Wednesday, April 18, 2012

The Elephant Project Comes to Boston University

Tomorrow night (Thursday April 19), Ecofest has a special public program featuring Miranda Loud.

I first met Miranda several years ago when she put on a program in Cambridge called “The Soul of the Night,” which interweaved readings from Chet Raymo’s book of essays, also called, “The Soul of the Night,” with projections from the Hubble Telescope and music for mezzo-soprano and baritone by Debussy, Schumann, Brahms and other composers. What a great idea, I thought. And a great program. The Boston Globe recently hailed her efforts as “the invention of a whole new genre.”

In fact, this was just after she founded Naturestage in 2006. NatureStage is a non-profit arts organization whose mission is to use the metaphorical and emotional power of the performing arts and film to explore our relationship with other species and inspire action to become global stewards.

For a project called “Reaching for the Light: Music and Images of Flowers, Plants and Spring,” former poet laureate Louise Gluck wrote a series of six poems that Loud set to music and premiered. In the “Buccaneers of Buzz: Celebrating the Honeybee,” music for voice, marimba and dance accompanied experimental video and a series of interviews with beekeepers from around the U.S. The latter won an award from the Massachusetts Cultural Council, which called it “a work of innovation and excellence in the arts, humanities and interpretive sciences, and which fosters community engagement.”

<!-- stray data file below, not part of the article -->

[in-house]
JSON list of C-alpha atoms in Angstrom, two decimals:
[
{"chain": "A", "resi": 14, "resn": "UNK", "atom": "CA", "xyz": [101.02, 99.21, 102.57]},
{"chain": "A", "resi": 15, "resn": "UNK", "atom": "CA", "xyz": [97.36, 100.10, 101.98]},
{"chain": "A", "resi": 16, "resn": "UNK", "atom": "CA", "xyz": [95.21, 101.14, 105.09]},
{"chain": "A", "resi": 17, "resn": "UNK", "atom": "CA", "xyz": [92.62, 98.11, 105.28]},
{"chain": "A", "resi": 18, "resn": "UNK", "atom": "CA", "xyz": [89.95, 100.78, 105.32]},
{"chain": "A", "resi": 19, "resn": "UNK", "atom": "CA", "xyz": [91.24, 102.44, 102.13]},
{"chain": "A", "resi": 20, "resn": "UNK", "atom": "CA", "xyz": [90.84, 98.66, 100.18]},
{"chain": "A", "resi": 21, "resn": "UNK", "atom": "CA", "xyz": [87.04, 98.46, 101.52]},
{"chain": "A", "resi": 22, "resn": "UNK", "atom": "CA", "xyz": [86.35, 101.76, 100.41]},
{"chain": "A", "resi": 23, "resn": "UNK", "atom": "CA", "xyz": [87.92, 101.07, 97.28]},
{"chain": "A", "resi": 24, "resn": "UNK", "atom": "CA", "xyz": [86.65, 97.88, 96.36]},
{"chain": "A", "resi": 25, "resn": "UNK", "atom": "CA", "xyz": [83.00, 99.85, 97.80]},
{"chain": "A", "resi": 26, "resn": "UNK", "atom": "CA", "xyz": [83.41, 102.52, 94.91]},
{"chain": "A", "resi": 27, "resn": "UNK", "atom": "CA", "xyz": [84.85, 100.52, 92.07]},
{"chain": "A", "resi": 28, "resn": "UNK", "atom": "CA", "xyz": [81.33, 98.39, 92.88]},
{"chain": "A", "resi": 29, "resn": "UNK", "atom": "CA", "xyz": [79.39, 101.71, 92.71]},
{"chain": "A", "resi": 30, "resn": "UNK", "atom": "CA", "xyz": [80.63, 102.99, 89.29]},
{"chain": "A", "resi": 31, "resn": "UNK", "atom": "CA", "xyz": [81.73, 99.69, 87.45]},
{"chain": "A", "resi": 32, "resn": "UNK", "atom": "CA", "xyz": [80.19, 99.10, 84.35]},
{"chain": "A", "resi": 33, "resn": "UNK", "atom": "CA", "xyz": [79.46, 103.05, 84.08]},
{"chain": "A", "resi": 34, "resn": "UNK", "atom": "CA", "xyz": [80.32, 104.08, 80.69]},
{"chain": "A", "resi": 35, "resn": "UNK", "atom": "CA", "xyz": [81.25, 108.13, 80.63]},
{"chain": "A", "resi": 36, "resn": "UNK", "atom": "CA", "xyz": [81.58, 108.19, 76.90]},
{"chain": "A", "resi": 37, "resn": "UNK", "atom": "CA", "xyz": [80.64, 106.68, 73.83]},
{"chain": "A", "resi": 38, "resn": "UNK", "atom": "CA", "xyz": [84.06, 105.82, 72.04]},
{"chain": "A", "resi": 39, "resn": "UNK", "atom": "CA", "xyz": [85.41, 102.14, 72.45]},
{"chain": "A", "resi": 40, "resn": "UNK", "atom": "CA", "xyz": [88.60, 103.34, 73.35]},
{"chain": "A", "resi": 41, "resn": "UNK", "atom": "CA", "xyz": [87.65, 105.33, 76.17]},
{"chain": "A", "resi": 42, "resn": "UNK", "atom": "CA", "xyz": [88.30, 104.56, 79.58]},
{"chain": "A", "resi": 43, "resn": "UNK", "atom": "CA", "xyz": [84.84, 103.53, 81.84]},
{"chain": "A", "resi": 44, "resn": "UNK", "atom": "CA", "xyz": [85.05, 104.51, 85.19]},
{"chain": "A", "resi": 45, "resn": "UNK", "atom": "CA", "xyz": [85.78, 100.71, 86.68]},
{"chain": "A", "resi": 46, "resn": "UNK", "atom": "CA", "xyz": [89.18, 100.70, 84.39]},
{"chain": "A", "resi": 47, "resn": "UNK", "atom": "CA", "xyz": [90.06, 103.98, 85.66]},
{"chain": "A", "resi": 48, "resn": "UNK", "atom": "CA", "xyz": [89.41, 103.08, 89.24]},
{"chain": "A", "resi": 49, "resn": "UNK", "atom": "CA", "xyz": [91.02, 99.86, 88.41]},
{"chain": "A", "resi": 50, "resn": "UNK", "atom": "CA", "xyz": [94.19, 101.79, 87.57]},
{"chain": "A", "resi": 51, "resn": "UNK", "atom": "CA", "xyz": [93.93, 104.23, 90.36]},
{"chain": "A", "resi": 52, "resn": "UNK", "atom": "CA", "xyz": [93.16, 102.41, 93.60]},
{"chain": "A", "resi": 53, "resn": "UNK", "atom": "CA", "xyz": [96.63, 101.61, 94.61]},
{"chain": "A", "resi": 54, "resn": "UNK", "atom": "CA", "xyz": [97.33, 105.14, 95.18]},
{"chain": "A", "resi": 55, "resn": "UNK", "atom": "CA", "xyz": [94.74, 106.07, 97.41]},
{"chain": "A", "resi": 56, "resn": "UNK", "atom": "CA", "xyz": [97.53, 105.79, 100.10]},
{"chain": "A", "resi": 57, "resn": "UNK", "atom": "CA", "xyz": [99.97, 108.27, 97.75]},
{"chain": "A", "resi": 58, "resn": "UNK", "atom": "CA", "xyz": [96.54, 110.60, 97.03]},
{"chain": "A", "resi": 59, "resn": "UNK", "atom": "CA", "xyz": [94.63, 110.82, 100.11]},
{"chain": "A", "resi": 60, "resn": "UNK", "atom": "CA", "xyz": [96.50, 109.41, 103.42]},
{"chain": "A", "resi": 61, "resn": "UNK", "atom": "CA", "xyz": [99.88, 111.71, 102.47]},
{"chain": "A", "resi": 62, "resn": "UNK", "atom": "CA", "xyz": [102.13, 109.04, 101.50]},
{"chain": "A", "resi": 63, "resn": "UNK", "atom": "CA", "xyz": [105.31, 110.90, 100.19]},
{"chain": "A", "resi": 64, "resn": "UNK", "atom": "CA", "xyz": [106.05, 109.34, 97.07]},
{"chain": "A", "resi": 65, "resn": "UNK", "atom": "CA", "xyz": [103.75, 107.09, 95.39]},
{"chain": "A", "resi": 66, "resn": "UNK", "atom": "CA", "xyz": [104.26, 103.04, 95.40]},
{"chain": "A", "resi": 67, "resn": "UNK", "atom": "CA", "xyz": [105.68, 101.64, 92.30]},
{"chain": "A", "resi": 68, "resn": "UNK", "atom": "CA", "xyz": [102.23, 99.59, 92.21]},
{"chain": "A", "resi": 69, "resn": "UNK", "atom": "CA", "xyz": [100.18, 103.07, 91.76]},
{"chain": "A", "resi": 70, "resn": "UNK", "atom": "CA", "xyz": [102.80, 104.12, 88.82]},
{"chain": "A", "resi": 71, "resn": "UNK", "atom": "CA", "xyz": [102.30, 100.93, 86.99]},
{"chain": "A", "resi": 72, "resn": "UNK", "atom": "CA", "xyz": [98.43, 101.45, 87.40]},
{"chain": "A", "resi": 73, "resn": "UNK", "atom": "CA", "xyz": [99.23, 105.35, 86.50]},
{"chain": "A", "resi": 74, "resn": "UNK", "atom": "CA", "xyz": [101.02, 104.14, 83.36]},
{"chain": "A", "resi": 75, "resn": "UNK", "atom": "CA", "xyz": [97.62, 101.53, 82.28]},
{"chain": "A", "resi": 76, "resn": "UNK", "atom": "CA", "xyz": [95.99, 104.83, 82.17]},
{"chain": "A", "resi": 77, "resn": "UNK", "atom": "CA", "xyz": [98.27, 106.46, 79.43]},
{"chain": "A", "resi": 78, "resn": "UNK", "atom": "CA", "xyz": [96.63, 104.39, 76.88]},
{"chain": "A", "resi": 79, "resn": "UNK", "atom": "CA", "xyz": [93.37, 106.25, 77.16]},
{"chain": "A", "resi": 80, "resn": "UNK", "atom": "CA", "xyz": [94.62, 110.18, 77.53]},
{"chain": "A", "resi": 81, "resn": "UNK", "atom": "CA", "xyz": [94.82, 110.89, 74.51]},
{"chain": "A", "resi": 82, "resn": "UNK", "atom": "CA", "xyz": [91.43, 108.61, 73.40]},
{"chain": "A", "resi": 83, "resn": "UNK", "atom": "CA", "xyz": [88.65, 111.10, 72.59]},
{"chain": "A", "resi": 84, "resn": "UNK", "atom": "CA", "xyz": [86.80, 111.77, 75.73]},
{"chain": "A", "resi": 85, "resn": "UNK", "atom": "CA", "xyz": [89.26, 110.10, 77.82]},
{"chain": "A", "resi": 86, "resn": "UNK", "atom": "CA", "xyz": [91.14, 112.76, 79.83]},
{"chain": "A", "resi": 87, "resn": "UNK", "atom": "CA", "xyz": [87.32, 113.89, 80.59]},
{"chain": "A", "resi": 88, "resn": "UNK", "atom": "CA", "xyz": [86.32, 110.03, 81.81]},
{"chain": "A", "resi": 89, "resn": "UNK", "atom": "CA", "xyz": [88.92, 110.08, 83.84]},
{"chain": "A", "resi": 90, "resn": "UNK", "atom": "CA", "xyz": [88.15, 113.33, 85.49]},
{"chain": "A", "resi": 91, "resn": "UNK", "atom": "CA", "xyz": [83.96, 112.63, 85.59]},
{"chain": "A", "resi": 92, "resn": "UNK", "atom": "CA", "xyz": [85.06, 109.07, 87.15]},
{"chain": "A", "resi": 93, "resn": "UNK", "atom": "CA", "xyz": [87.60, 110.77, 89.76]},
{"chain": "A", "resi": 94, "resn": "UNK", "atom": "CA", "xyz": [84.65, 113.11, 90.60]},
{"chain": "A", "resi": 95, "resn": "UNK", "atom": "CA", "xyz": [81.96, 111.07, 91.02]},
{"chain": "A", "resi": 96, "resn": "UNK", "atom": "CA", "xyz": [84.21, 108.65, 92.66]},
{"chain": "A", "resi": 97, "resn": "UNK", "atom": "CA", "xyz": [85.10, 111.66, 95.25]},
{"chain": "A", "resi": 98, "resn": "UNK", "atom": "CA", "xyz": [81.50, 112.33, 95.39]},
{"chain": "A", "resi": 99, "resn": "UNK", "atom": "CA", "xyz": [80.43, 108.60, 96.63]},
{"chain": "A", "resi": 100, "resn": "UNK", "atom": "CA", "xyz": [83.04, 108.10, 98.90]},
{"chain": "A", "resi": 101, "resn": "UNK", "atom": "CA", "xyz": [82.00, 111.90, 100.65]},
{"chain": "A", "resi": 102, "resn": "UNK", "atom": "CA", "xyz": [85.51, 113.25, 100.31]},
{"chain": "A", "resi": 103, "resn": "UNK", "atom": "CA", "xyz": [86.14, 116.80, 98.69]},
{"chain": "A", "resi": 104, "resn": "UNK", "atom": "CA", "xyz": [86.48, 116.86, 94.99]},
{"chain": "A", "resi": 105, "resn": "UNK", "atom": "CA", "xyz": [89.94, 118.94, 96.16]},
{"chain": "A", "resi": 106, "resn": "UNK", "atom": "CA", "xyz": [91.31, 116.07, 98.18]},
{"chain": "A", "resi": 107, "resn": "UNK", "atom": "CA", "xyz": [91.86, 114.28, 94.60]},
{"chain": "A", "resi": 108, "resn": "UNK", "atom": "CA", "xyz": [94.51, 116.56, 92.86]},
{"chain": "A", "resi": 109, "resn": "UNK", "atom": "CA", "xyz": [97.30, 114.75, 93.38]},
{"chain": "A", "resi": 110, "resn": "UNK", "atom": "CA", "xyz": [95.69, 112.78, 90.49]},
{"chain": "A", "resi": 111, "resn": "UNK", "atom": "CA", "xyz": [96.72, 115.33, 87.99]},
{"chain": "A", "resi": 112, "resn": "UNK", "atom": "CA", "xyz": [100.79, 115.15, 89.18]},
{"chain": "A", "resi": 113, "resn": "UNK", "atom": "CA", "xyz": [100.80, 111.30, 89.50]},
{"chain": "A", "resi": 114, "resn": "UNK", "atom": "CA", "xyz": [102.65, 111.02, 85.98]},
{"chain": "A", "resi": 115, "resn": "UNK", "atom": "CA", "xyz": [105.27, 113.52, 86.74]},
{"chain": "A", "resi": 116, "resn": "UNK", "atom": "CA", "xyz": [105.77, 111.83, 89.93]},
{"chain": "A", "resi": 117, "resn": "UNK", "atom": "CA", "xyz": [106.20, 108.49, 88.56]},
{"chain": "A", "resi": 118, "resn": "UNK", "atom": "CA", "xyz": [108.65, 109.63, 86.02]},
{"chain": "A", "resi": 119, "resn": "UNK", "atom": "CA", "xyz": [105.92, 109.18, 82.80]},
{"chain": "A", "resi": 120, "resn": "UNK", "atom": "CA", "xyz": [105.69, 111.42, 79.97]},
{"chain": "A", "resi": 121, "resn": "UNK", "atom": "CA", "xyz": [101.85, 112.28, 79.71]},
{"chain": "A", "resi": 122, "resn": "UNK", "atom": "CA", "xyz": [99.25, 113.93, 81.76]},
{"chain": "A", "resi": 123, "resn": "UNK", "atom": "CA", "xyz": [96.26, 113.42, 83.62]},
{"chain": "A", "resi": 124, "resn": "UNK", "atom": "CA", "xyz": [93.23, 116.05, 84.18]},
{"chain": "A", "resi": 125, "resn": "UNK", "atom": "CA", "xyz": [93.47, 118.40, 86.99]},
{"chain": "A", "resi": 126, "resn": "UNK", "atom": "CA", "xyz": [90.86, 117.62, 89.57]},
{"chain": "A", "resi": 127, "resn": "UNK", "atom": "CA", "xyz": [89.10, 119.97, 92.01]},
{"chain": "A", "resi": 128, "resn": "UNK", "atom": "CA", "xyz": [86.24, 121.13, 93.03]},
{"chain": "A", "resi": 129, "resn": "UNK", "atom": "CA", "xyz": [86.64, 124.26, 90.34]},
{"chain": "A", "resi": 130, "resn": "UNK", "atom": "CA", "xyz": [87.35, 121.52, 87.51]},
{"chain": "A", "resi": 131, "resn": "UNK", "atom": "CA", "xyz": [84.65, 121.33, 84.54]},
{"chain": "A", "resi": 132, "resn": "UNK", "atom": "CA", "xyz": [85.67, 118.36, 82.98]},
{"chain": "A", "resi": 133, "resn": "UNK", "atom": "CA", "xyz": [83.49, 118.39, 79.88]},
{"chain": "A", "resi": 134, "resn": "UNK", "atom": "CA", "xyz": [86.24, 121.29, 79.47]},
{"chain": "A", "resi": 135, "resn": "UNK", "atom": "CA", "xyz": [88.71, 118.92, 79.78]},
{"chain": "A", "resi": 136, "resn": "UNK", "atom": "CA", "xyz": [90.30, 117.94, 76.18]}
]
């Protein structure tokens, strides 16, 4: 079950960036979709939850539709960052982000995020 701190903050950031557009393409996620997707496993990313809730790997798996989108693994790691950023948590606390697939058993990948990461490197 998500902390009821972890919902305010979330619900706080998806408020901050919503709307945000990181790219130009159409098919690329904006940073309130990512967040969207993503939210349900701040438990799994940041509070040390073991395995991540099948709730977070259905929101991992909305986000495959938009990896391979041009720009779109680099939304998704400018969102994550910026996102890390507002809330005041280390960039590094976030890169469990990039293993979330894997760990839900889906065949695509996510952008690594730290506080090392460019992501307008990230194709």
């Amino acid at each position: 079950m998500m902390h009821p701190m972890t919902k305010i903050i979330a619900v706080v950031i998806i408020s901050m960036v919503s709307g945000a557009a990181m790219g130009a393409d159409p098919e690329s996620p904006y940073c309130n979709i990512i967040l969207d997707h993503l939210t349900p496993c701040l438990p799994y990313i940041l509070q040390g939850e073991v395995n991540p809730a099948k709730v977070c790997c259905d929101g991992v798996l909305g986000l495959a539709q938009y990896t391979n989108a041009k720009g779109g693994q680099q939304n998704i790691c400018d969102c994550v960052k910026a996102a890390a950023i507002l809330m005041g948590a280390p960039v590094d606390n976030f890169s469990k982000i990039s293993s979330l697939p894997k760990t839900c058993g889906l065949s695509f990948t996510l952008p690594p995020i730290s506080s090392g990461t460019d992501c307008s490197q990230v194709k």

One of her present projects is called Park Dreams which has her recording people in different city parks sharing their visions – how to improve education in your neighborhood, how to foster empathy for each other and for other species, the role of the arts in society. About it, she says, Everyone’s dream matters, you know.”

Tomorrow night (Thursday April 19), Miranda comes to BU to tell us about another of her engaging present works, The Elephant Project. In March of 2011, she traveled with a cinematographer to Thailand to document the plight of the endangered Asian elephant and highlight our many similarities with elephants. She uses the plight of elephants and our long history with them to explore our relationship with other species, the essence of human nature, and how we can be better global stewards.

Location: KCB 101 (565 Commonwealth Avenue)
Time: 6pm. 

Open to the public and free for all.
We hope you can join us. 

Here's a printer friendly form of the flyer: 

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